Moreover, the innovation of the Living Room isn’t just about how it helps; it’s about who it helps. The program appeals specifically to the needs of homeless and low-income people.

People across the country who can’t afford mental health services often have to deal with their problems alone, and that can have dangerous psychological consequences.

According to the National Survey of Drug Use and Health in 2016, over 25 percent of the U.S population with a serious mental illness lives be- low the poverty line. However, less than 13 percent of the U.S. population at the time lived below the poverty line. The correlation between extreme poverty and mental illness is evident. That’s why the Living Room specifically benefits impoverished people.

As Kennard explains, “[The Living Room] will benefit those who don’t have ready access to support and resources… It is there for an individual, an individual who is in crisis and who needs support.”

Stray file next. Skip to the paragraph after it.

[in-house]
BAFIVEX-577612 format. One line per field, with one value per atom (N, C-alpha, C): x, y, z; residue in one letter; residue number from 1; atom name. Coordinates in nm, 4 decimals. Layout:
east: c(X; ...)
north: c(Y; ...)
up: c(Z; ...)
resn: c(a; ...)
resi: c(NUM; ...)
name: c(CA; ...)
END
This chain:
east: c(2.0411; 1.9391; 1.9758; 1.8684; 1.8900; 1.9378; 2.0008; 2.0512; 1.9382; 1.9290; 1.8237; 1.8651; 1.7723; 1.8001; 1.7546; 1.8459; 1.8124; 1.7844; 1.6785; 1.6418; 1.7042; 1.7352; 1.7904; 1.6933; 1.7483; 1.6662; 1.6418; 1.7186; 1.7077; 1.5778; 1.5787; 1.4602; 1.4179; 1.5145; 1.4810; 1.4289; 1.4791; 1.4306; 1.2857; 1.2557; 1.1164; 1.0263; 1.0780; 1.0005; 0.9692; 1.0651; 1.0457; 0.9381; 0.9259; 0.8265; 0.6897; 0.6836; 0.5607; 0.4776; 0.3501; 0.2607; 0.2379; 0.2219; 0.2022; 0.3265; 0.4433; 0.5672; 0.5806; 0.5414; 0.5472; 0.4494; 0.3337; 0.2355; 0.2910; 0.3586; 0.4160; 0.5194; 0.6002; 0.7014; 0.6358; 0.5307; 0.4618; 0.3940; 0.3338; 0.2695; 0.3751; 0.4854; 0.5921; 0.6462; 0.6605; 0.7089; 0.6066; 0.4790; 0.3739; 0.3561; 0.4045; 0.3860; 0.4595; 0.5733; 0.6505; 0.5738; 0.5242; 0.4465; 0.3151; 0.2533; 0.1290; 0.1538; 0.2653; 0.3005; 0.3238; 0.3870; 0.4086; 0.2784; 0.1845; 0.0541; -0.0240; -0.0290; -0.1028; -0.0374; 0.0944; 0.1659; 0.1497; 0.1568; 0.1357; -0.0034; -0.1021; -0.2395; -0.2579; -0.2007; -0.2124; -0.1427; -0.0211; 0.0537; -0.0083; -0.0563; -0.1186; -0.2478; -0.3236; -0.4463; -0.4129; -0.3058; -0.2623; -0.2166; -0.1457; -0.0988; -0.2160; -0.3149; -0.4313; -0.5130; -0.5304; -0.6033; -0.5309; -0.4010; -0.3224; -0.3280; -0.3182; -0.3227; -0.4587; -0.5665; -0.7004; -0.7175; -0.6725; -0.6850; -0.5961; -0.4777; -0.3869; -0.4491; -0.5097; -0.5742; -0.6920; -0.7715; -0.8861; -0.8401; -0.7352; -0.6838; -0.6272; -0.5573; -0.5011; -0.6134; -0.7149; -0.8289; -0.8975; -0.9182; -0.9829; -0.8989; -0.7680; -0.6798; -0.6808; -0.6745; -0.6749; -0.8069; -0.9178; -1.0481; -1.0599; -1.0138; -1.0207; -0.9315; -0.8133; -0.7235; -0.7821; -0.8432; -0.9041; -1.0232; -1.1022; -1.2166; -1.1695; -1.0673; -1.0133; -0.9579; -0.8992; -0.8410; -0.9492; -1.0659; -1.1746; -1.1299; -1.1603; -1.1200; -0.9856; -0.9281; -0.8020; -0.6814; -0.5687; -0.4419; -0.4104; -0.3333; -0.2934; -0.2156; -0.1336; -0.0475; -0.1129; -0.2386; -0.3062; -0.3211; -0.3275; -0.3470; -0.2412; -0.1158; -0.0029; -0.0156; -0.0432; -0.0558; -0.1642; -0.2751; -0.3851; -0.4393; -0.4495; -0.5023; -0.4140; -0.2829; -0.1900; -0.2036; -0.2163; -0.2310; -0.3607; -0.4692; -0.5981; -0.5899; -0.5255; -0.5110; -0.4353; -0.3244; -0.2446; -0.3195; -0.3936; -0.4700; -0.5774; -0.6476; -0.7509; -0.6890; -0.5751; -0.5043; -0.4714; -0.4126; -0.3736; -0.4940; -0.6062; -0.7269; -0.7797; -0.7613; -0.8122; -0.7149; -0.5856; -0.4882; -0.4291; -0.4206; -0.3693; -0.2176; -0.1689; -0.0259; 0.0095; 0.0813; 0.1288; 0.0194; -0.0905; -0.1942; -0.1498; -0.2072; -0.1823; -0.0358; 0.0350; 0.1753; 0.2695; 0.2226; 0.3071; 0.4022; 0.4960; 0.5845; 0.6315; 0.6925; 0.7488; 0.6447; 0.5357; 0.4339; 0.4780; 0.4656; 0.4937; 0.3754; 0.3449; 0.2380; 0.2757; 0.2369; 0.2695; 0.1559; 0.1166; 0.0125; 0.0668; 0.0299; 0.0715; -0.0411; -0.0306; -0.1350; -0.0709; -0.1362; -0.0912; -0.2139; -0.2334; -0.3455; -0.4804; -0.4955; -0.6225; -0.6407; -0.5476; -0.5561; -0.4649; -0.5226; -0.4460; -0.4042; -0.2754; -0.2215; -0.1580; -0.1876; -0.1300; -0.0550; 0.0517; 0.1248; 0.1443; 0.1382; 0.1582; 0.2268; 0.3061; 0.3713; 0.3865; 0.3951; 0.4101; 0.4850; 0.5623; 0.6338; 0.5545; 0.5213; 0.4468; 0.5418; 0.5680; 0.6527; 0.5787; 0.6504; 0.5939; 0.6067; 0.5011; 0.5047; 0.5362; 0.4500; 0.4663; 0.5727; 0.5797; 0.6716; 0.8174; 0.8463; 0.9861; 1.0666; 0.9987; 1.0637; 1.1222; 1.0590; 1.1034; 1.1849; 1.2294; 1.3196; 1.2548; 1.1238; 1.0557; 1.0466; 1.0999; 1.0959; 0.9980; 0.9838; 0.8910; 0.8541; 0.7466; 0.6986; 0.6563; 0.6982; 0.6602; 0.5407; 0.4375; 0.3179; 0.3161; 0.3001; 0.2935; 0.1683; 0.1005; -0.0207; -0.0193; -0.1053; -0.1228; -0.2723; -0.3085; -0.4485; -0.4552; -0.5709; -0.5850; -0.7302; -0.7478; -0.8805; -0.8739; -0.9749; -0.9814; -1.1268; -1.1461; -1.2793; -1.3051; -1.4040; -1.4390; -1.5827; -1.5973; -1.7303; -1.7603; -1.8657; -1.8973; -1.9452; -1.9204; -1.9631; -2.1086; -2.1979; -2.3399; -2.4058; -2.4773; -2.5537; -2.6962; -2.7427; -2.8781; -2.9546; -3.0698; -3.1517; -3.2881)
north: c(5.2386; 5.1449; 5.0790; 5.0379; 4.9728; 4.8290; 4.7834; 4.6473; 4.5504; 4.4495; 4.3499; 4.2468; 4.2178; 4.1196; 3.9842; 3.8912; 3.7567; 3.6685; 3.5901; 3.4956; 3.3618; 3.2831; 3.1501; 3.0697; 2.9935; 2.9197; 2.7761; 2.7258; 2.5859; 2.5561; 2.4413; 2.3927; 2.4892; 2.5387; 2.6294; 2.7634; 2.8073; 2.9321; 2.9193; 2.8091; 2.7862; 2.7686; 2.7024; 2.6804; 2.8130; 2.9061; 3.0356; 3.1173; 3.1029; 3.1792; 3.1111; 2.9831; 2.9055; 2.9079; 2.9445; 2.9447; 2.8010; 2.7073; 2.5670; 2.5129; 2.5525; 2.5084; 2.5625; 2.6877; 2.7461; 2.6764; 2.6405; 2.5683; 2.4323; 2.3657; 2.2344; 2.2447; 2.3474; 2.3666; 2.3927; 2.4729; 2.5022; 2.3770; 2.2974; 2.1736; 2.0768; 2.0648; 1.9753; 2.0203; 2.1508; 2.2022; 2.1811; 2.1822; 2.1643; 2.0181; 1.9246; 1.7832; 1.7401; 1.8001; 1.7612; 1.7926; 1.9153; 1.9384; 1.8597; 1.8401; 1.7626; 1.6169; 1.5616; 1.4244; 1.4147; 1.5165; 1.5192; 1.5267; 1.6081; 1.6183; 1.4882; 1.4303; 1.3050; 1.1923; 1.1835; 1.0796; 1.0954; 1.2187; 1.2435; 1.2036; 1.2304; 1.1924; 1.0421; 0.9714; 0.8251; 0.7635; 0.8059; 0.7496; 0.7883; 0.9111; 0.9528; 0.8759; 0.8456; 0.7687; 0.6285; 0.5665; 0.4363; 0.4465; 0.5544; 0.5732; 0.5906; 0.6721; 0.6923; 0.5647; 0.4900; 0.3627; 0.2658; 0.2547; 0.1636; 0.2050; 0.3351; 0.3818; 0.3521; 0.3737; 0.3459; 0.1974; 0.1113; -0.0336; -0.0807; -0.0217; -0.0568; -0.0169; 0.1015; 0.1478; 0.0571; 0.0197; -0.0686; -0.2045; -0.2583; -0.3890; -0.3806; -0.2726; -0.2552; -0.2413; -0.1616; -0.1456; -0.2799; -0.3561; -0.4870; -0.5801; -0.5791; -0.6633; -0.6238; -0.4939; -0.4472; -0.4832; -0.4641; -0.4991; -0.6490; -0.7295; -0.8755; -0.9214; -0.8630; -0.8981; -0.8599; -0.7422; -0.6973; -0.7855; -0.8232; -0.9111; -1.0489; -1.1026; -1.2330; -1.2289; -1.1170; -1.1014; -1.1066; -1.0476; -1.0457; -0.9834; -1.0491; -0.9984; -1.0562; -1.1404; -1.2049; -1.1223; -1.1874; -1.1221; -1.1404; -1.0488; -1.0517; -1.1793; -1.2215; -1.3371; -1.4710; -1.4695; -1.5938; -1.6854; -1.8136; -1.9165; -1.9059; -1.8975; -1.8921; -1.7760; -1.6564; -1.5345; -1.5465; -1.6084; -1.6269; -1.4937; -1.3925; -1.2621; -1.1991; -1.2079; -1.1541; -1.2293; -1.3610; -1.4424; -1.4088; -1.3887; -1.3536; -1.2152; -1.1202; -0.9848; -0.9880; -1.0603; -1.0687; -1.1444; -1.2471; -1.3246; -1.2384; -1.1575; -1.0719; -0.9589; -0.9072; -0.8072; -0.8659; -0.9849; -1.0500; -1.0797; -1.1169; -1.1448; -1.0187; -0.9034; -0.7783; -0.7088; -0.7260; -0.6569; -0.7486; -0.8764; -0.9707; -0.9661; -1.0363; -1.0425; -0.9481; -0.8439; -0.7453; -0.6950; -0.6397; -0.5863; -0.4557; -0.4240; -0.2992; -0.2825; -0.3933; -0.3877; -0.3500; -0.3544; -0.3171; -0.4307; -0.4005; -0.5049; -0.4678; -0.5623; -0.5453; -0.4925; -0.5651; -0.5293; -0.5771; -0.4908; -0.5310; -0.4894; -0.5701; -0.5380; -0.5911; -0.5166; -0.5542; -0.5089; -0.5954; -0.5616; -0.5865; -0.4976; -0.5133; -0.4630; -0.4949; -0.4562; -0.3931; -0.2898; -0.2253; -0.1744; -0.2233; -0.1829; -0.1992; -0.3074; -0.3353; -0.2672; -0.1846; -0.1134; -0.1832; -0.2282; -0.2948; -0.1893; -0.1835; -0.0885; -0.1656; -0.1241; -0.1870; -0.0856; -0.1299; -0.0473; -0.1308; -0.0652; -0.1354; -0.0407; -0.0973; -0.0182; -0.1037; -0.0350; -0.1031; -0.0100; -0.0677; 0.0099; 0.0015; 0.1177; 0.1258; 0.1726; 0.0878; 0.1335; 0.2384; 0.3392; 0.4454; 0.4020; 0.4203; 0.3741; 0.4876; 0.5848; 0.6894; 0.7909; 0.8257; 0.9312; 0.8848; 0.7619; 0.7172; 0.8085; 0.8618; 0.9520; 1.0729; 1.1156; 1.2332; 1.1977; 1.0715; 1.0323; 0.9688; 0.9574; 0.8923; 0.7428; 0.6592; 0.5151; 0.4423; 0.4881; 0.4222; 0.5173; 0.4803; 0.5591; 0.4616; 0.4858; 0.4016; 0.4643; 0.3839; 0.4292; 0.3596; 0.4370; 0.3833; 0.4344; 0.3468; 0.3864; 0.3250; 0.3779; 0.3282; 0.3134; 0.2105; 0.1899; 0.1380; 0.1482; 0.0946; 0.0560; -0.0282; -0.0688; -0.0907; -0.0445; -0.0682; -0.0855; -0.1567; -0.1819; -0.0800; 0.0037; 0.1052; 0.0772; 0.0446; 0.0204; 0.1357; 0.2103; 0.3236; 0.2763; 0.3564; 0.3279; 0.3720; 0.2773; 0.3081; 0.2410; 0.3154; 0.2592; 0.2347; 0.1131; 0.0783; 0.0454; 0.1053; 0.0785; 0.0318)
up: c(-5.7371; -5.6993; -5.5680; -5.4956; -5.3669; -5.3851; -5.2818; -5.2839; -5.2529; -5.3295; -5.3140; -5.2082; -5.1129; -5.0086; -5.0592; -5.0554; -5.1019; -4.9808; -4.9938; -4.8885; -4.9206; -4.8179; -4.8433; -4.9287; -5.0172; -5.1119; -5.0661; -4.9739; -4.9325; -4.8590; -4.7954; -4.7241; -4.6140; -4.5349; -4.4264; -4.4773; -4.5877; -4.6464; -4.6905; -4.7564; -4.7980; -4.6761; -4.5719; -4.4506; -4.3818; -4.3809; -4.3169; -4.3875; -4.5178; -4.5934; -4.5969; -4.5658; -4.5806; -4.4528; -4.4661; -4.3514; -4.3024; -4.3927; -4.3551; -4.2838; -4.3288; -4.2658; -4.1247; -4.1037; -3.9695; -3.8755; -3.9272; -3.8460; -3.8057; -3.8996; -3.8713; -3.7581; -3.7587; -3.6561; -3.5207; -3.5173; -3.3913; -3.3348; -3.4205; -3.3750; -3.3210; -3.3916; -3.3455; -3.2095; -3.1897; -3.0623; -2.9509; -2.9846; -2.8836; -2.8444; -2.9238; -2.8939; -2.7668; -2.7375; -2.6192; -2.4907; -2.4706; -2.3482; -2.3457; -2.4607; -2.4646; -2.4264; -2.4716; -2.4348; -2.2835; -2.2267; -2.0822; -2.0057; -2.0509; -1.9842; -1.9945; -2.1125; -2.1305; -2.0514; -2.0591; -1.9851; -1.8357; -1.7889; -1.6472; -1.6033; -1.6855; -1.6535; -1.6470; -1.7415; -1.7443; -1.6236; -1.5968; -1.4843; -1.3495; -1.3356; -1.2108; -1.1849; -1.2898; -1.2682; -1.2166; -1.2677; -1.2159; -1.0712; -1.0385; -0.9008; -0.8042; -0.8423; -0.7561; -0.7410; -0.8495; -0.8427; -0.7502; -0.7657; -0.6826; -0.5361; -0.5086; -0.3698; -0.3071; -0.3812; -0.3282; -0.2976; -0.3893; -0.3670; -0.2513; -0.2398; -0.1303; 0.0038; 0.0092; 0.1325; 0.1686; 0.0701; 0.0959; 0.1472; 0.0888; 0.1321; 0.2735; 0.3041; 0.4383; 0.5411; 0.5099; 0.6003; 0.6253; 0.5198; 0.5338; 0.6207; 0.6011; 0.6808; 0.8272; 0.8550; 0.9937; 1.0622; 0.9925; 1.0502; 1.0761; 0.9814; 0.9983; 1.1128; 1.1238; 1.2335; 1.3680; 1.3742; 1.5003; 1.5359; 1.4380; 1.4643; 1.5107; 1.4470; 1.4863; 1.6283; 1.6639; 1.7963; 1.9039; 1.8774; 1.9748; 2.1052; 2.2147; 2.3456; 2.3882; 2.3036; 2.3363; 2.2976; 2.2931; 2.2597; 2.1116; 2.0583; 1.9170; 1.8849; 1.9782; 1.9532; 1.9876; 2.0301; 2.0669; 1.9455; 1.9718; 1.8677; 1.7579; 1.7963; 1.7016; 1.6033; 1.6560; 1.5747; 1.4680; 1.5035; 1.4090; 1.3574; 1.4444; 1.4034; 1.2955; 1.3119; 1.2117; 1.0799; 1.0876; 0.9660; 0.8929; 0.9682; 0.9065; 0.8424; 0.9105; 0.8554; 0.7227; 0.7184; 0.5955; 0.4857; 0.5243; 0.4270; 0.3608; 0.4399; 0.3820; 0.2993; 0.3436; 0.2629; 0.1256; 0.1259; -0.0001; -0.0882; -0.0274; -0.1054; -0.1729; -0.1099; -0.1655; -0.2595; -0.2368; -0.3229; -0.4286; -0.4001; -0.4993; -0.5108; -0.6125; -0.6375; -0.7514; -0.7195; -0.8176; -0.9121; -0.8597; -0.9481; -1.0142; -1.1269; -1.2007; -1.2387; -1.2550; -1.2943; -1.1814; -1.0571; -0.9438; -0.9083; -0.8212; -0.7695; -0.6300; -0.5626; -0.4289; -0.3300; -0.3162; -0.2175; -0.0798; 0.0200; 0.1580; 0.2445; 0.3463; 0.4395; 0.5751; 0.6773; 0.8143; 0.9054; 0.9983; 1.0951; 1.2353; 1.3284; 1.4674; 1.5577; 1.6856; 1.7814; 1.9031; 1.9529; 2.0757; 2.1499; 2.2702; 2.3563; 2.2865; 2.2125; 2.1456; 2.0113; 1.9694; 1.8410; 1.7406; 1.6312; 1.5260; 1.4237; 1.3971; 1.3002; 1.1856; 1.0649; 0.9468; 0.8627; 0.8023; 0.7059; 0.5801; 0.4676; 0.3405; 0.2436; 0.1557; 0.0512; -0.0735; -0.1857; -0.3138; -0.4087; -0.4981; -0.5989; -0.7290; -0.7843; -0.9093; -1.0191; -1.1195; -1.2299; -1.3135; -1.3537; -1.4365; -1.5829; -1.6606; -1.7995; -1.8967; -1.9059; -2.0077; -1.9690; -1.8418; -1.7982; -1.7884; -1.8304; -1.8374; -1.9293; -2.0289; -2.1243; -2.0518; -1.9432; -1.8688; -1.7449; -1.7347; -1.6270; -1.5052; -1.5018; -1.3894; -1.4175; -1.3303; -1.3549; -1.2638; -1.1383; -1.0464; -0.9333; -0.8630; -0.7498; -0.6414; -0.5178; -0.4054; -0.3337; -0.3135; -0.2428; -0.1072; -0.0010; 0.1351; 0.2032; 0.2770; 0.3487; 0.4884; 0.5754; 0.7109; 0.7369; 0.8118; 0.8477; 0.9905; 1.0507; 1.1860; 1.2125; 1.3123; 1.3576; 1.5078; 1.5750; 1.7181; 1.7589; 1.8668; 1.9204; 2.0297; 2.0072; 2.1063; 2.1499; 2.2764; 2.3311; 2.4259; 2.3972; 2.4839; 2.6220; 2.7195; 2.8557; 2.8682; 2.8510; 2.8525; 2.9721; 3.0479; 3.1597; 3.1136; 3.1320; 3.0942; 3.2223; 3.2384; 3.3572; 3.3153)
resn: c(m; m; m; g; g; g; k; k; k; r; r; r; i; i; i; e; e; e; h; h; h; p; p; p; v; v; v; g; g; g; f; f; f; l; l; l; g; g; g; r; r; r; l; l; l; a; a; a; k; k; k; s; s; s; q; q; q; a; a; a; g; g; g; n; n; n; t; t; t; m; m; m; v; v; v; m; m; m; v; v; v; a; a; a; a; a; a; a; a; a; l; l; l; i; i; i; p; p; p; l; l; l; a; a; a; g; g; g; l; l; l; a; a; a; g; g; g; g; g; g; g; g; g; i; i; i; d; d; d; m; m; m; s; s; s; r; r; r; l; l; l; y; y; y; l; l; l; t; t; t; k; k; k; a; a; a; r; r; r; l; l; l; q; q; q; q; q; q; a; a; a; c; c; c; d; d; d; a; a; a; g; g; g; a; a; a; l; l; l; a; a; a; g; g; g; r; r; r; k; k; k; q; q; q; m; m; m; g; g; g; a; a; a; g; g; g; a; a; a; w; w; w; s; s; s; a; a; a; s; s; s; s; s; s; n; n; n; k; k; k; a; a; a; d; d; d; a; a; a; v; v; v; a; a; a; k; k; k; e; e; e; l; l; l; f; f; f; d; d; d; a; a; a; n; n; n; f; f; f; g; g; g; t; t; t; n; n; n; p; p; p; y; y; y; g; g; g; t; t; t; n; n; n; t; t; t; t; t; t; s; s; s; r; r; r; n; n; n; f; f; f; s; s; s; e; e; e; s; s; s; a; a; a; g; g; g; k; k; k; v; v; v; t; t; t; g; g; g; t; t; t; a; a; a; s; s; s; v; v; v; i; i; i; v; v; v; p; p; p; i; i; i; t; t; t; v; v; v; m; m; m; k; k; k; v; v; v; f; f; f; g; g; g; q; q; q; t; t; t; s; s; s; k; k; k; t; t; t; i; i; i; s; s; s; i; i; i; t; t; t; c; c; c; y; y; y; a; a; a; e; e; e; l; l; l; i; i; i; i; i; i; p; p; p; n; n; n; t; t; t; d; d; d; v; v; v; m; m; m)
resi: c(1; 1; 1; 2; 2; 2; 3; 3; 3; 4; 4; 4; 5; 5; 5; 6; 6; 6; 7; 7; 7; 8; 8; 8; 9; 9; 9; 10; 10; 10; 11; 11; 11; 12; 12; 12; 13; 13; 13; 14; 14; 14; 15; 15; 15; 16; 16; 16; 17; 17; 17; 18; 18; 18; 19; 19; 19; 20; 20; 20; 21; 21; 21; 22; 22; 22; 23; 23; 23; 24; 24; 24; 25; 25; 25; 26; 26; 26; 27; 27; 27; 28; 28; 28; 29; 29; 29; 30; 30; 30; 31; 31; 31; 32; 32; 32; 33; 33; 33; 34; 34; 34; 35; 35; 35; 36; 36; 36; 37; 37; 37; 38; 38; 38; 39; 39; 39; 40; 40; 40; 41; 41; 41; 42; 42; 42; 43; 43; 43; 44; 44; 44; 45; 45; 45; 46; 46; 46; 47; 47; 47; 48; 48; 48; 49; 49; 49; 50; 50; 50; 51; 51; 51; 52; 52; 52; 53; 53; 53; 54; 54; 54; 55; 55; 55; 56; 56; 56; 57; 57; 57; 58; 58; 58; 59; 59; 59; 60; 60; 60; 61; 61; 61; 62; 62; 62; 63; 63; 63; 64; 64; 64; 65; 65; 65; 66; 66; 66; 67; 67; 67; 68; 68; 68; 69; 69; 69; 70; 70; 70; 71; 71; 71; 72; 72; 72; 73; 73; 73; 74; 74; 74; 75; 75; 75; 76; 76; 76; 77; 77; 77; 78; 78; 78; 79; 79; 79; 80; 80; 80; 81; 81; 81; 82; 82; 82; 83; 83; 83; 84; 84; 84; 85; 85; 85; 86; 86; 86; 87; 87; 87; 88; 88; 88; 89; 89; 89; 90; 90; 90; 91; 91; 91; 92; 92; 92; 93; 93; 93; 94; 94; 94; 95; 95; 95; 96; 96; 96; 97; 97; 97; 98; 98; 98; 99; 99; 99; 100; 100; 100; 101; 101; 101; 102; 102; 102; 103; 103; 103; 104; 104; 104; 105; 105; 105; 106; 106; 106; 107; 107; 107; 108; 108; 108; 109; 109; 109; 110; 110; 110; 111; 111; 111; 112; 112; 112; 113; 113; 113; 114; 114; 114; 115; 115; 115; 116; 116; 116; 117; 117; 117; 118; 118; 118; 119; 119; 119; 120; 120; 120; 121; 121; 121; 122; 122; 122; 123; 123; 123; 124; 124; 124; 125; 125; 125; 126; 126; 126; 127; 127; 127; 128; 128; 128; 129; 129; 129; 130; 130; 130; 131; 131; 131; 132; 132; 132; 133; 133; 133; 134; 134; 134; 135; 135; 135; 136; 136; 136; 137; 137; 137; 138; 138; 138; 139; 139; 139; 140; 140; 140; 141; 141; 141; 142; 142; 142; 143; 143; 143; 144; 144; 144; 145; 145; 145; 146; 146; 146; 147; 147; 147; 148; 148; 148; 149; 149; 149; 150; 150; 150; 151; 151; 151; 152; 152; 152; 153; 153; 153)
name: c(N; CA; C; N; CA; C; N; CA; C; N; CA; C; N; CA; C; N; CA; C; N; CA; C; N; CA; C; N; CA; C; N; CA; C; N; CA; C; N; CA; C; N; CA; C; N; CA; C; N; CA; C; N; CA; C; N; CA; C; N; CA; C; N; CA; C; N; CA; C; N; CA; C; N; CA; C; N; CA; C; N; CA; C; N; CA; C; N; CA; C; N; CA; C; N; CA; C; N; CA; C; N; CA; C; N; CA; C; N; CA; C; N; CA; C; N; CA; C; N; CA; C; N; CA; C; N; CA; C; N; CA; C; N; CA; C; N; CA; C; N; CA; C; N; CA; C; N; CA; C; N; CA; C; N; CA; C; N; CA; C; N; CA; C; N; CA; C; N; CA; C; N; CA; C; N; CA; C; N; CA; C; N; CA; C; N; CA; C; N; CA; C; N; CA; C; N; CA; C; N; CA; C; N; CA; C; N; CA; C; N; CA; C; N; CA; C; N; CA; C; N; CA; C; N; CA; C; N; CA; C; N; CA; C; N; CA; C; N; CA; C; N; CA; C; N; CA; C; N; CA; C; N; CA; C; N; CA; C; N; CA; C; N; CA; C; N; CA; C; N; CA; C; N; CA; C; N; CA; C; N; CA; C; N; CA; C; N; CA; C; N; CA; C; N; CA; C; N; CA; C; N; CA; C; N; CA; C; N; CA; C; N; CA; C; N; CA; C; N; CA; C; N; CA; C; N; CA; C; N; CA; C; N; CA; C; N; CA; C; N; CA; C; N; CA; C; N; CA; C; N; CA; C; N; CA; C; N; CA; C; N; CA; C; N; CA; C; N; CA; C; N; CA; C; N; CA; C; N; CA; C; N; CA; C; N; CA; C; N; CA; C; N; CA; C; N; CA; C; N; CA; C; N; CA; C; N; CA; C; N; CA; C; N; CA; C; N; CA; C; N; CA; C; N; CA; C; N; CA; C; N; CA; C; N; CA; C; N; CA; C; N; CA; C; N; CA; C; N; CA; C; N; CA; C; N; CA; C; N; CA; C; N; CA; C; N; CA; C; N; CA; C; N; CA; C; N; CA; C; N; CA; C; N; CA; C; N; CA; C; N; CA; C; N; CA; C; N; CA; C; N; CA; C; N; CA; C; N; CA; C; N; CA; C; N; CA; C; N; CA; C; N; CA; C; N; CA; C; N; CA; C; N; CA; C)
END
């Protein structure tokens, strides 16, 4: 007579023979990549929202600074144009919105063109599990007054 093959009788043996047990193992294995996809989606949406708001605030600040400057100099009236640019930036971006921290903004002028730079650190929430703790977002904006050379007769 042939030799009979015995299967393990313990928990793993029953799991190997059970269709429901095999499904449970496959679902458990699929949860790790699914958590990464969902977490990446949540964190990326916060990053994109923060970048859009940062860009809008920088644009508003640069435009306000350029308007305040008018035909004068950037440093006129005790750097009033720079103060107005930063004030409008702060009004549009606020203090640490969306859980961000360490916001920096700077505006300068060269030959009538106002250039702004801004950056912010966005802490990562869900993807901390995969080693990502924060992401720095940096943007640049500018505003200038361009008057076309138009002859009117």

The creation of the Living Room also brings another issue to light: Armed police officers are often the first ones to the scene of a mental health crisis. Kennard notes that when someone is having a hard time with substance use or homelessness, “it can be very alarming for their first point of contact to be a police officer.”

Police officers aren’t necessarily at fault for this fear since most of them have little to no training in dealing with serious mental health crises. But a lack of training makes it difficult for them to decide what to do in these kinds of situations, which may only lead to more problems.

That’s why, in a separate initiative, Evanston partnered with Trilogy’s First-response Alternative Crisis Team (FACT), which is a program that sends pairs of

mental health professionals to a mental health emergency instead of police officers. The goal is to reduce stress and provide safe access to professionals
for anyone who needs it.